This sleepy town with its laid back atmosphere has one drab bistro, Restaurant de la Cloche, which receives the maximum spotlight in the plot. The social misfit and a loner, Manfred Baumann is a frequent visitor at this restaurant just like the other regular customers. Even being a regular, he doesn’t necessarily see a reason to form acquaintances or indulge in conversations with these folks. Even these people are more than happy to be in their own bubbles.

While Baumann quietly sits and drinks his alcohol, he never misses to notice the alluring waitress, Adèle Bedeau at the restaurant. Unlike how people like to think that small towns are filled with crimes and money grubbing people, Saint Louis hasn’t seen many days of crimes. Until one fine day, Adèle Bedeau dissapears suddenly. Georges Geroski who has been dangling on the verge of unemployment finally finds a case he can work his mind on. Still battling with his self-blaming habits due to his failure to solve one of the first murder cases, he sets his mind on solving this no matter what.

Once the investigation begins, Manfred undergoes some self-revealing facts about himself which disrupts his very foundation on which he had structured his life.

Baumann has his own shade of darkness to himself which nobody knows about. This was another factor which added to the clues that leads to Manfred being behind the disappearance of Adèle. It doesn’t help either when he had already been labelled as a rather odd and creepy person by the townsfolk. When every clue leads back to him, he is confronted with the fact that he is the one who is under severe suspicion. Being a loner where he isn’t even able to express his thoughts clearly, he is almost propelled on the verge of paranoia.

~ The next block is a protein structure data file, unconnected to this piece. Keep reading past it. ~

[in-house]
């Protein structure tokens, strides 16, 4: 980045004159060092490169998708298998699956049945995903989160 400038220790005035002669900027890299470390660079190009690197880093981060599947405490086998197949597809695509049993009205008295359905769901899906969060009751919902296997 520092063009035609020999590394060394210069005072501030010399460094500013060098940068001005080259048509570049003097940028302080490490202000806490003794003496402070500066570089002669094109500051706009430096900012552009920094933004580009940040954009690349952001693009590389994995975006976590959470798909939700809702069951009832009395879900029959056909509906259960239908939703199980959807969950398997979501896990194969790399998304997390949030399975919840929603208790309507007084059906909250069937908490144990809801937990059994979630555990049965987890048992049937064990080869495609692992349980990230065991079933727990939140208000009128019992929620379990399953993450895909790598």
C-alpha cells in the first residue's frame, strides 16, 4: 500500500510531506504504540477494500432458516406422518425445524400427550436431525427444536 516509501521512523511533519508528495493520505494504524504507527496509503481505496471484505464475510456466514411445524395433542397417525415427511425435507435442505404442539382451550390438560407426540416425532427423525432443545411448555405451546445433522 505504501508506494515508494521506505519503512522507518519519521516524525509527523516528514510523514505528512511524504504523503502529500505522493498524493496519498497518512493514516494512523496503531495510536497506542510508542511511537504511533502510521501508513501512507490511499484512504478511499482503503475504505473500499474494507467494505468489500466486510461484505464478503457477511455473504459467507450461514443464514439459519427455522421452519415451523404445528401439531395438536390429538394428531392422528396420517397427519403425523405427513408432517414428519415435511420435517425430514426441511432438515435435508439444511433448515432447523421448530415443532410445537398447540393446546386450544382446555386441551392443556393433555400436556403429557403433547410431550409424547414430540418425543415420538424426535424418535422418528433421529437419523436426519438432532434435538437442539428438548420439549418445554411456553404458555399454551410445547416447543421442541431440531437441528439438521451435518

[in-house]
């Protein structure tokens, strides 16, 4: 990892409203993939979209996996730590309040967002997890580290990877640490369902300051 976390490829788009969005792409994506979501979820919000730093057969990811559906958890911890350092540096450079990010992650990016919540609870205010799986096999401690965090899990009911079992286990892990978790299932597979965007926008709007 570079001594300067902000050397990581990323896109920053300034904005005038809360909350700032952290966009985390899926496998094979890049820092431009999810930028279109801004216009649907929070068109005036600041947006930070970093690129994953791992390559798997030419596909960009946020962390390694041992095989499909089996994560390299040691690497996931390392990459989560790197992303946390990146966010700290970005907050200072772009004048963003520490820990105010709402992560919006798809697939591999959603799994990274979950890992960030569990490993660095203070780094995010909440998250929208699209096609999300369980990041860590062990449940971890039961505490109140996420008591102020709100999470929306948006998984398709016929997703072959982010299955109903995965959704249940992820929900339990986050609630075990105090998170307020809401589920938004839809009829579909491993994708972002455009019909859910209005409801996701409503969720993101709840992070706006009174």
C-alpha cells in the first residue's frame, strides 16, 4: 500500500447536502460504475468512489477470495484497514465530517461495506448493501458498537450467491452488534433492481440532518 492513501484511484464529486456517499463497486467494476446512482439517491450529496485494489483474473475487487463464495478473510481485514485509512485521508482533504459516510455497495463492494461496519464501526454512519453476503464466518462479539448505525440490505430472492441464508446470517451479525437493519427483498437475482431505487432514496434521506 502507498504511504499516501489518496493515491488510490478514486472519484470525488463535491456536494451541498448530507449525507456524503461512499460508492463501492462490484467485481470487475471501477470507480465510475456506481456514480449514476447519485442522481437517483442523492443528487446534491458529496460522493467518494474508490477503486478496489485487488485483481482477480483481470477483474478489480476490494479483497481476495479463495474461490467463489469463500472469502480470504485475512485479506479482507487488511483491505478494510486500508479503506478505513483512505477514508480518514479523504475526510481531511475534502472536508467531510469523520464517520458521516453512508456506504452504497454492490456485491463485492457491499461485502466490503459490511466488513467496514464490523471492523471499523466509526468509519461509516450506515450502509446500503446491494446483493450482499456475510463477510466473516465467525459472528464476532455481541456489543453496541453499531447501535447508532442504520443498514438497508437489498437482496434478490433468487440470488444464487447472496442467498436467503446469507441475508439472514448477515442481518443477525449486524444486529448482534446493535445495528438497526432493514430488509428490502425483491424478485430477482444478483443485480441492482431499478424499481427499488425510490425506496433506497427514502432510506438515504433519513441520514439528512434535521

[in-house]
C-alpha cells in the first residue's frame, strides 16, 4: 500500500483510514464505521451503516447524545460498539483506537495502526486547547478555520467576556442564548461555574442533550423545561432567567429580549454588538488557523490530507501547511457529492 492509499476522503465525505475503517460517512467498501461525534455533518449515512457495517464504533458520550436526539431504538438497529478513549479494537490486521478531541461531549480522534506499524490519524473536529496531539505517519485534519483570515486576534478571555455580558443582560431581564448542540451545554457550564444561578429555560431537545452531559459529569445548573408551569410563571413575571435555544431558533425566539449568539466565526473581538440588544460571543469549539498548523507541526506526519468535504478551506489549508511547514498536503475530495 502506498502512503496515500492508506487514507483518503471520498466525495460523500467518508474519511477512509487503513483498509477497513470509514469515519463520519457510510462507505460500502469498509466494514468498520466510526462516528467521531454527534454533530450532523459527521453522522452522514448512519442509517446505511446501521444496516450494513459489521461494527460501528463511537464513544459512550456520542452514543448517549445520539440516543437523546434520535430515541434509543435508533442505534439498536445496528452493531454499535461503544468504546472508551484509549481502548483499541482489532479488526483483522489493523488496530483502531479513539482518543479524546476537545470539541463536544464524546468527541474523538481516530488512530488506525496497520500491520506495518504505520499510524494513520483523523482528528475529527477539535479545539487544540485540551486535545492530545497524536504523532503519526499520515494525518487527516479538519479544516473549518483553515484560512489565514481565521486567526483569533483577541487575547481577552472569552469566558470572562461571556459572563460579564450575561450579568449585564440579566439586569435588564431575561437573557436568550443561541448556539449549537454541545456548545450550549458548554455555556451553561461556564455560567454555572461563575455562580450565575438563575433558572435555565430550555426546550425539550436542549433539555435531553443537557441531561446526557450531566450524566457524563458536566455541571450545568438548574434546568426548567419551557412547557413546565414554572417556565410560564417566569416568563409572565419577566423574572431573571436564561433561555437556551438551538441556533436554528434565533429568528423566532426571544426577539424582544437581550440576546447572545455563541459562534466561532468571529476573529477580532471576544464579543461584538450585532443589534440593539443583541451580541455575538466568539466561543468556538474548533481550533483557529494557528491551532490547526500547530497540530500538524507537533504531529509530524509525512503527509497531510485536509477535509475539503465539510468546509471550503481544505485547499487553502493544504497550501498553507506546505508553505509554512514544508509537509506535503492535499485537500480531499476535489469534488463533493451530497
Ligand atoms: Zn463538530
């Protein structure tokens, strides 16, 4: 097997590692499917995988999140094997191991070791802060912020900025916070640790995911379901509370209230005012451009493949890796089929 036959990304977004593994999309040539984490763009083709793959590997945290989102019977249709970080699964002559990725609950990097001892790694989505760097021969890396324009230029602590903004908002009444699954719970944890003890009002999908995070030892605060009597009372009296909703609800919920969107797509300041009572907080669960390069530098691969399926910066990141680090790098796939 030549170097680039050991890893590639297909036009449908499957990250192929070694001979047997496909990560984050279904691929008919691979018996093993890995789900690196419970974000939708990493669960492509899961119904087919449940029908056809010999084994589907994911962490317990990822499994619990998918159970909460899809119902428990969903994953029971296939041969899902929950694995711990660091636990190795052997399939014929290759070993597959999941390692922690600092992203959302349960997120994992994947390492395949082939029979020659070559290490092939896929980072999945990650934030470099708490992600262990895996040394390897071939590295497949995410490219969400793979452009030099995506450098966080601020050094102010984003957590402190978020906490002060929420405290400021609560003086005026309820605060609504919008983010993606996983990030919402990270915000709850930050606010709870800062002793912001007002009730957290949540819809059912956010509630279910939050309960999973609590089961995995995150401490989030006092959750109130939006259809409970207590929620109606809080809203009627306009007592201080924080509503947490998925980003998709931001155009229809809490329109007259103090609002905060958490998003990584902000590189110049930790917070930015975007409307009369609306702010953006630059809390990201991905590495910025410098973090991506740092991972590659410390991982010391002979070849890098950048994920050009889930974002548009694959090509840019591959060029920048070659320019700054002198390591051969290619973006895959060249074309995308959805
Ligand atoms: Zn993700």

Talking of the characters, both Manfred and Georges appears to exhibit enough of humanism with their characteristic flaws. Georges who is still reeling from the age old failure doesn’t have enough faith in himself to believe that he can do better things in his career. Manfred has his own mental issues to deal with.

The author has definitely spent more time sketching out the characters than focusing on the plot firsthand. It’s the characters first, then comes the plot. It felt as if the author had entered into the minds of these characters from the way he has expressed each of their emotions and their thought processing. While on the surface, the book is a crime novel, once you get engrossed into the depth of the storyline, you find that it is much more than just crime.


With a highbrow writing style that sticks to French spirit, Graeme Macrae Burnet might have spoilt me for other crime novels. The readers are left to contemplate on how things could have been better and an ending, that they have to decide.

Pick this up if you’re a hardcore fan of crime novels and prefer psychologically dark characters.


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  1. Sounds like a good read. Thanks for sharing.

    Liked by 1 person

    1. Thank you Rachel ☺. Yes, it indeed was a great read!